Exclusive interviews with leading policymakers that convey the true policy message that impacts markets.
Reporting on key macro data at the time of release.
- Emerging MarketsEmerging Markets
Real-time insight of emerging markets in CEMEA, Asia and LatAm region
- MNI ResearchMNI Research
Actionable insight on monetary policy, balance sheet and inflation with focus on global issuance. Analysis on key political risk impacting the global markets.
- About Us
EXCLUSIVE: A tilt toward easier policy by the People's Bank of China is underway as slower growth in a key measure of money supply shows a gloomy domestic economic outlook as a side effect of strict controls on the property market, advisors and experts told MNI.
LIQUIDITY: Liquidity conditions across China's interbank market were little changed through November, as efforts by the PBOC to 'stabilize' the markets soothed any concerns for traders, the latest MNI Liquidity Conditions Index shows. The Liquidity Condition Index rose to 38.9 in November from previous 35.7, with 85.2% of the traders reporting similar or improved conditions.
LIQUIDITY: The PBOC injected CNY100 billion via 7-day reverse repos with the rates unchanged at 2.2%. The operation has led to a net injection of CNY50 billion after offsetting the maturity of CNY50 billion repos today, according to Wind Information. The operation aims to keep liquidity reasonable and ample, the PBOC said on its website.
RATES: The seven-day weighted average interbank repo rate for depository institutions (DR007) rose to 2.2374% from the close of 2.1573% on Tuesday, Wind Information showed. The overnight repo average decreased to 1.7800% from the previous 2.1520%.
YUAN: The currency weakened to 6.3877 against the dollar from 6.3845 on Tuesday. The PBOC set the dollar-yuan central parity rate lower at 6.3903, compared with 6.3929 set on Tuesday.
BONDS: The yield on the 10-year China Government Bond was last at 2.9025%, down from Thursday's close of 2.9275%, according to Wind Information.
STOCKS: The Shanghai Composite Index edged up 0.10% at 3,592.70, while the CSI300 index rose 0.07% to 4,916.66. Hang Seng Index gained 0.14% to 24,685.50.
FROM THE PRESS: China's trade surplus and foreign capital inflows are supporting the yuan despite the rising U.S. dollar index, wrote Guan Tao, chief global economist of BoC International and a former forex official in a commentary published by the Economic Daily. The China-U.S. interest spread continues to attract foreign capital with the inflows under Bond Connect and Stock Connect amounting to CNY580.6 billion in Jan-Oct, a rise of 40% y/y, said Guan. The trade surplus this year is set to break a record as it already rose 36.6% y/y to USD510.63 billion in the first ten months in favour of China, said Guan. Guan noted that a considerable part of the trade surplus has turned into corporate FX deposit holdings, and financial institutions should help them invest with FX deposits, so to avoid the risk of yuan overshooting due to concentrated FX settlement at year-end, the newspaper said.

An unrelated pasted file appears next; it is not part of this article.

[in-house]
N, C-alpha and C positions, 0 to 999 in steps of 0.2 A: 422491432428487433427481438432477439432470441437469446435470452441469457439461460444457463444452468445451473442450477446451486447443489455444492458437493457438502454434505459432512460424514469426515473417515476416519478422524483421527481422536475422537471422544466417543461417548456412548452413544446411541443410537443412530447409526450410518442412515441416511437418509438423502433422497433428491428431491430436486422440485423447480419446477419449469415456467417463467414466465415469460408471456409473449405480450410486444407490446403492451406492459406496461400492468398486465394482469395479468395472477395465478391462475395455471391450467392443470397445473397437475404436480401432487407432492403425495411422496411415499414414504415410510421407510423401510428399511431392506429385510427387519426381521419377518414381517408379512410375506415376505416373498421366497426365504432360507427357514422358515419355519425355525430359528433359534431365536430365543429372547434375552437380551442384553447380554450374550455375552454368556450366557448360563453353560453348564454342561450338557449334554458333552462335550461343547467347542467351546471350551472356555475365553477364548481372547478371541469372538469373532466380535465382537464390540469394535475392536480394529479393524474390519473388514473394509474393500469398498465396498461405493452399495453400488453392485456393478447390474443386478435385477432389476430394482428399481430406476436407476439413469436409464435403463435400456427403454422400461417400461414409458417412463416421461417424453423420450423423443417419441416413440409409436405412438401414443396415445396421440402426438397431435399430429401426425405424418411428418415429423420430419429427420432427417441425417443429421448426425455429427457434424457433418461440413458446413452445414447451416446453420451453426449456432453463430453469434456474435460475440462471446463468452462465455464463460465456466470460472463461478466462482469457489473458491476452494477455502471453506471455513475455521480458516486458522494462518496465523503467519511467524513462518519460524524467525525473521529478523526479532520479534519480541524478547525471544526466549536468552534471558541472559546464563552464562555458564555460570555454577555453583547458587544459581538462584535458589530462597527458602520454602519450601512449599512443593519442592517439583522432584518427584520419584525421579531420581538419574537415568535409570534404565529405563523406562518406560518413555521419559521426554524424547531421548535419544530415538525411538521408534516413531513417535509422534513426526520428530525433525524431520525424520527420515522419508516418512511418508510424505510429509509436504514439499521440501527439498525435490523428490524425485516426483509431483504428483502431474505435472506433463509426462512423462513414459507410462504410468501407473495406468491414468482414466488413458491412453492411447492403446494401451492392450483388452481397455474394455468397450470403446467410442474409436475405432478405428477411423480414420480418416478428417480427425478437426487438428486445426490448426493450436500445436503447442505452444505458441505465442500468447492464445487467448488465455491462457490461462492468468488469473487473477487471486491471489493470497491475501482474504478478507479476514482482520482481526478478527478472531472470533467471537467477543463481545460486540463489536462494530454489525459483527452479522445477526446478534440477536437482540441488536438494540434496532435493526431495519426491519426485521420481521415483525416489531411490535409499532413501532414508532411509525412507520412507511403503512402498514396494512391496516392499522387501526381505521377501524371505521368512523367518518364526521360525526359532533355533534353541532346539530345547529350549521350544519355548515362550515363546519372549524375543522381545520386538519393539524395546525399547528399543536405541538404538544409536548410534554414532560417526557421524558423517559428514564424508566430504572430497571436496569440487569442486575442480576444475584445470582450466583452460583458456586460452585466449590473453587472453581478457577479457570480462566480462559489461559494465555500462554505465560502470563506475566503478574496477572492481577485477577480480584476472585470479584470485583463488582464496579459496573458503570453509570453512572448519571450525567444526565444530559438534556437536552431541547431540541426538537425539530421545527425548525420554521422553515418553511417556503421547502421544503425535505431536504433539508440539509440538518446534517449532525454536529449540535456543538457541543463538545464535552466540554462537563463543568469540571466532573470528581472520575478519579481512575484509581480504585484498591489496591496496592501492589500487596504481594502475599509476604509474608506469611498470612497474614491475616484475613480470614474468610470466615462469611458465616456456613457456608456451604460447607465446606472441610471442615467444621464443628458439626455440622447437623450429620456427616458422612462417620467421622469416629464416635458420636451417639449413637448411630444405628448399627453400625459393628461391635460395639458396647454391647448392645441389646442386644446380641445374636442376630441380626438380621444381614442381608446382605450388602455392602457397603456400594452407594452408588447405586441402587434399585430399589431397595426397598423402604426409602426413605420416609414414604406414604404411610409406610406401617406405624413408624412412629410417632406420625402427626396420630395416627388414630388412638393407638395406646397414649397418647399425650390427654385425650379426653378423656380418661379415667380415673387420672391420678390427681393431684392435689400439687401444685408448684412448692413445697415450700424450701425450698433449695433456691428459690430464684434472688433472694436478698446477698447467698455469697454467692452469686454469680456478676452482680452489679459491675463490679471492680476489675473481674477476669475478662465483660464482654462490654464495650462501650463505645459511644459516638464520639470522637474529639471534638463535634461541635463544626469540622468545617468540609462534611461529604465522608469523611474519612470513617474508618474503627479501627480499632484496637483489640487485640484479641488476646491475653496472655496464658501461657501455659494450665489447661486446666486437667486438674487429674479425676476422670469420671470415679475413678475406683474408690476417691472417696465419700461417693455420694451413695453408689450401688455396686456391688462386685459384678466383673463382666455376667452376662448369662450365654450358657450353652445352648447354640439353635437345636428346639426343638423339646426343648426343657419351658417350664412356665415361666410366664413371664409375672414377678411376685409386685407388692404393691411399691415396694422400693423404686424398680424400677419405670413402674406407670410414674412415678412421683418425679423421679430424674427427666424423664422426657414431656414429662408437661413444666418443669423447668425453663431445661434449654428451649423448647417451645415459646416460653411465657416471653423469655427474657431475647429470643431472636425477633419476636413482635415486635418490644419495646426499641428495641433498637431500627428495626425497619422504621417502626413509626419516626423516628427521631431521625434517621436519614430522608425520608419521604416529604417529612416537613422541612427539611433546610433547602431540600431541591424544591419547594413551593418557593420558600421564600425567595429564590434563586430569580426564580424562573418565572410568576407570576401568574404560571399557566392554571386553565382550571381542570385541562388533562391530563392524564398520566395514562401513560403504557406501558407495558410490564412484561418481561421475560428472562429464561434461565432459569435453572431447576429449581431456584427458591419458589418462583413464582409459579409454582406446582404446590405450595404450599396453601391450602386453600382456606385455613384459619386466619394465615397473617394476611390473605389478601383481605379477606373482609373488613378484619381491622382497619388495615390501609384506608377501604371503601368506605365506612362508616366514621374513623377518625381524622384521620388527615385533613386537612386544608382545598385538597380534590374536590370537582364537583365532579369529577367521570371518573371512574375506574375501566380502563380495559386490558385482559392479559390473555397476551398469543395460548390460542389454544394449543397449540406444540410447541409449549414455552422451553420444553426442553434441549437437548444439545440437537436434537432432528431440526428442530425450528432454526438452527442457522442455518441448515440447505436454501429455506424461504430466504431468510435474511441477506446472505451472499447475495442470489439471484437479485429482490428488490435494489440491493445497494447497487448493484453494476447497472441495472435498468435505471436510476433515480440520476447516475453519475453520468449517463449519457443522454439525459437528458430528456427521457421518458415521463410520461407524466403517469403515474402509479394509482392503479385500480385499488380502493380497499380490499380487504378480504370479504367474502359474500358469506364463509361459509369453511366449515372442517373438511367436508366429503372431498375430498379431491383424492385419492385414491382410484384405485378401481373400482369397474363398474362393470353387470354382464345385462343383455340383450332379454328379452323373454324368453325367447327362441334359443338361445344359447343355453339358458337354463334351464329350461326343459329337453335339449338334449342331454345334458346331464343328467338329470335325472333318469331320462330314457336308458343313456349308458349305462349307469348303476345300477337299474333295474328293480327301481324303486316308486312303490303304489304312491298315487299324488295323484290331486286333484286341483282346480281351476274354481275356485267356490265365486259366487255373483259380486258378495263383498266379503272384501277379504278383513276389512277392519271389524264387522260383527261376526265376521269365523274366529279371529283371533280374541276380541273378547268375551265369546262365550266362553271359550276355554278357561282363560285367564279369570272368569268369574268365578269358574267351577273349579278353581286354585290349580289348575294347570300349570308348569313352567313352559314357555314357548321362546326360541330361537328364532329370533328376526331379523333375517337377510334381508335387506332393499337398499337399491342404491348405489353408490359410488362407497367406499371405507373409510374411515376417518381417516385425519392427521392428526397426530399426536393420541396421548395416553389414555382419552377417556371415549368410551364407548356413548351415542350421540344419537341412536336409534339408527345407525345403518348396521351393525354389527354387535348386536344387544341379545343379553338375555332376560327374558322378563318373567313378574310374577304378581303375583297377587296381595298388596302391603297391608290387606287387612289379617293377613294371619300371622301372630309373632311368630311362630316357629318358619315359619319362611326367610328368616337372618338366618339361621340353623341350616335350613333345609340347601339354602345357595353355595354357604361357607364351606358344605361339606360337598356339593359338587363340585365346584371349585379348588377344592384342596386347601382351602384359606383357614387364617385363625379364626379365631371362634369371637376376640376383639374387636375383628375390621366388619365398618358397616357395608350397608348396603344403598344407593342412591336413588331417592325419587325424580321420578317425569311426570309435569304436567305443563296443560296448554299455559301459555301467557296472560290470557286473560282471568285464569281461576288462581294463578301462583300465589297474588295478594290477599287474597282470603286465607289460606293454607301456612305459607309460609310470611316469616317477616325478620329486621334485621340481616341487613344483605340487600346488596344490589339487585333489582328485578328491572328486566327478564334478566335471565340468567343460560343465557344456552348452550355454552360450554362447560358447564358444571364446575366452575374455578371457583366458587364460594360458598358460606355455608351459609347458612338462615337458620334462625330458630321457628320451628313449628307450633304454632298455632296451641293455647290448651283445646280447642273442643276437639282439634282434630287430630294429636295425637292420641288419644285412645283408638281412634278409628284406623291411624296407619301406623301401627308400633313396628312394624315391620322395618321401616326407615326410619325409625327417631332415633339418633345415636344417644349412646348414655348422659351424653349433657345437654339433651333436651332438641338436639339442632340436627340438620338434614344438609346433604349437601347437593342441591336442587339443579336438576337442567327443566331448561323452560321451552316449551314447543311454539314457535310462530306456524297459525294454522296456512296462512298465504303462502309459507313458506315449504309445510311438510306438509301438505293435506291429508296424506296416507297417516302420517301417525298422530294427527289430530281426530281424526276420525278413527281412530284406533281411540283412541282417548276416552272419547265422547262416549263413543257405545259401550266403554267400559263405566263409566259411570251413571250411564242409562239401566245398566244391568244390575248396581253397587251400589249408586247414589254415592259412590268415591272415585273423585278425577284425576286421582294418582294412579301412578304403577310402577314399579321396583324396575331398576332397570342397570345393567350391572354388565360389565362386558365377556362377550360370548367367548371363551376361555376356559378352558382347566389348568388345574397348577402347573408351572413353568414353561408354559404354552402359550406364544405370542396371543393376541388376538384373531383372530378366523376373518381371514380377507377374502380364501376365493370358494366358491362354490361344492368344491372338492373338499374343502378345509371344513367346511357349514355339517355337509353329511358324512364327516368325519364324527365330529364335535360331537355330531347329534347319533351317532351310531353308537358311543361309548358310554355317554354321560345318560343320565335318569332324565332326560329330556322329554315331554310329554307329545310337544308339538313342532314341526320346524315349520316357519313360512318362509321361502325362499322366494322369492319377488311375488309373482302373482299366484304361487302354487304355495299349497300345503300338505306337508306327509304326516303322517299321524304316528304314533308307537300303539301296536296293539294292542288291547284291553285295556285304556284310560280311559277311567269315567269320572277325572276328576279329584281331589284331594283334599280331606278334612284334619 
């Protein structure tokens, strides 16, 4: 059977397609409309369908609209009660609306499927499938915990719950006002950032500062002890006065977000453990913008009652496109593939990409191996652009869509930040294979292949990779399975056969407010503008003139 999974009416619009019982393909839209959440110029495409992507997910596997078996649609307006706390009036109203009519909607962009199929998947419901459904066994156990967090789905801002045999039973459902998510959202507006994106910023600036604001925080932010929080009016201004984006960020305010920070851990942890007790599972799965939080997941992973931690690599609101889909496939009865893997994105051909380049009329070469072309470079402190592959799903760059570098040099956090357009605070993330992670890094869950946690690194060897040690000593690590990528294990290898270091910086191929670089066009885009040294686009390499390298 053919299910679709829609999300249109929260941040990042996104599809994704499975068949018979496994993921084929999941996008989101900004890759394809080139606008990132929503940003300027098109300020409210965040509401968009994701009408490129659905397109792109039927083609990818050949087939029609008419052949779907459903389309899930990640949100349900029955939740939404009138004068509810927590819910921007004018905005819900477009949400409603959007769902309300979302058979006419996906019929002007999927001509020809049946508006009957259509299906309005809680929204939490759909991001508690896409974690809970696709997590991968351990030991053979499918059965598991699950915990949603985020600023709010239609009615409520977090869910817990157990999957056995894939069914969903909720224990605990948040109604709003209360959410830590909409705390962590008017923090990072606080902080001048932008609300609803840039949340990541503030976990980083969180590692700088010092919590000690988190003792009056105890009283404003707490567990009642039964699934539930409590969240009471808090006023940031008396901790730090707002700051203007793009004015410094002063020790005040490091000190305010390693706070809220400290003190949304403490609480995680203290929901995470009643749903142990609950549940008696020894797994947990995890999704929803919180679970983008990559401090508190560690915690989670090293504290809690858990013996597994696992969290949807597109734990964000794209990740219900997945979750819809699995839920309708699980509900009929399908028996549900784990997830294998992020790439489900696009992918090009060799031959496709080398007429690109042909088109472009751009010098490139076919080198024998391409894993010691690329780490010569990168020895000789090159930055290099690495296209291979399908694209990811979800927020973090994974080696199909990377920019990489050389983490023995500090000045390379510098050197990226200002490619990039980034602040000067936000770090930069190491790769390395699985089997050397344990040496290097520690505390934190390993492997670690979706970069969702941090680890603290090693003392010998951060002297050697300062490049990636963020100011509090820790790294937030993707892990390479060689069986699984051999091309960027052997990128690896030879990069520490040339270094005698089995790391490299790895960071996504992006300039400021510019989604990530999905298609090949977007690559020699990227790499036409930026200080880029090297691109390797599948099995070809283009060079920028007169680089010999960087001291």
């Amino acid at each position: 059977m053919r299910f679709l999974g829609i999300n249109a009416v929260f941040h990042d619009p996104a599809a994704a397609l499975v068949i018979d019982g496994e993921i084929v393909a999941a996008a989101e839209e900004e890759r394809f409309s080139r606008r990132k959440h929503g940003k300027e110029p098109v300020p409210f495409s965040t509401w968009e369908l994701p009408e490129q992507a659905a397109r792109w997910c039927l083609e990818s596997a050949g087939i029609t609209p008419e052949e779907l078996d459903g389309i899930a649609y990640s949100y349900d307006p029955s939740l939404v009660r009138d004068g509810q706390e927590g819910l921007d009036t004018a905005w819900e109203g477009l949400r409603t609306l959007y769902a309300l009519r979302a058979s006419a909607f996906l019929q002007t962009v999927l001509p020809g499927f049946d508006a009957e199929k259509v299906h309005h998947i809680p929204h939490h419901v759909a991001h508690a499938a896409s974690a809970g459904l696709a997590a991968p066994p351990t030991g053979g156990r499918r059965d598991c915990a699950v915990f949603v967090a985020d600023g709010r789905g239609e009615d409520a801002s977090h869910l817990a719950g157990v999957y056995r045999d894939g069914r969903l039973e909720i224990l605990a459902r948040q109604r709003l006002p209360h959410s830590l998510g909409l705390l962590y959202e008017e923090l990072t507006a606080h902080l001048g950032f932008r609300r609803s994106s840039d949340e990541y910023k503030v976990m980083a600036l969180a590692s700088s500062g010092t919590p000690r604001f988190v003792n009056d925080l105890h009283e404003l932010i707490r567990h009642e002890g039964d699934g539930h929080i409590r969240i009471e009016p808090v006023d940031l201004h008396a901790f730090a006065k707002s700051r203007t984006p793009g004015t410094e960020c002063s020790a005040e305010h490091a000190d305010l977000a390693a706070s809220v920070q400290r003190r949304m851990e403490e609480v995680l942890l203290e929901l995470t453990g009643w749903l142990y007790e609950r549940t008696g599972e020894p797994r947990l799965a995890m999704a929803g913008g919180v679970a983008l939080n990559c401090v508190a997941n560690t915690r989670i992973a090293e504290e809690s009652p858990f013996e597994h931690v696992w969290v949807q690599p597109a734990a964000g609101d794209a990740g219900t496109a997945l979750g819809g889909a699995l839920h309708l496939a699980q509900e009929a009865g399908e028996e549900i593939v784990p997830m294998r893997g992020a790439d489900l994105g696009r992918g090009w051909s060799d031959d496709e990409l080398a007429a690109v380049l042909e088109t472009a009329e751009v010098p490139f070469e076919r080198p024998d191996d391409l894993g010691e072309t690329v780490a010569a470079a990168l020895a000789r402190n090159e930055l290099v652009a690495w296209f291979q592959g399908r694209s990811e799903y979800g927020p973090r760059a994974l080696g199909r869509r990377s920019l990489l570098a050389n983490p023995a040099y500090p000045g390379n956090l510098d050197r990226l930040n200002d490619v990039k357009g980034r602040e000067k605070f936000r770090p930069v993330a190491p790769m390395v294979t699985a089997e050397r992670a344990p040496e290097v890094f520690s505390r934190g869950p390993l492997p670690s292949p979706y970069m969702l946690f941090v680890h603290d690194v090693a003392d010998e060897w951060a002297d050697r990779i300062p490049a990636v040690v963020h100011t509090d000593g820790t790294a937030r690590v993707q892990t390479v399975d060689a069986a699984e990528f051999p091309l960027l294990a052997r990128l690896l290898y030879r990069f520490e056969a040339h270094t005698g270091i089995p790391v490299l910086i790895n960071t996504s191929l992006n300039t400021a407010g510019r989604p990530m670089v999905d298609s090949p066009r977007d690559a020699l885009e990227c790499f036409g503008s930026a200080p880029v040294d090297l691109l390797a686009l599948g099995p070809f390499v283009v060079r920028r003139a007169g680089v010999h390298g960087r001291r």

Expectations are growing that China will ease policy, including a reserve requirement ratio cut in Q4, Yicai.com reported. Policymakers have been fine-tuning policy to prevent a further economic slowdown since October and Q4 will be the window period for a 50-basis point RRR cut, the newspaper said citing Ding Shuang, Standard Chartered Bank's chief Greater China & North Asia economist. Lu Ting, chief economist with Nomura China also expects monetary easing and fiscal stimulus will soon increase, with rising possibility of RRR cut in the next few months, as policymakers focused on stabilising growth and employment at a recent meeting. But major measures to control debt-raising by developers won't be relaxed and the central bank may take certain measures if the yuan continues to strengthen, the newspaper said citing Lu.
China's PPI will likely ease in November from the over 26-year high of 13.5% in October as domestic coal prices lead a decline in industrial product prices, the China Securities Journal reported citing Wang Qing, chief analyst at Golden Credit Rating. The prices of domestic steel, aluminum, glass and methanol have fallen significantly, and the rising pressure of some raw materials prices has been largely eased, the newspaper said. Globally, the prices of most commodities, except for energy products, will continue to fall in Q4 and Q1 next year with the supply gradually recovering, and probably register negative year-on-year growth in Q2 on high comparison bases, which may sharply drive down factory-gate prices globally, the newspaper said citing Zhao Gongzheng, director of the International Division of the Price Monitoring Center, NDRC.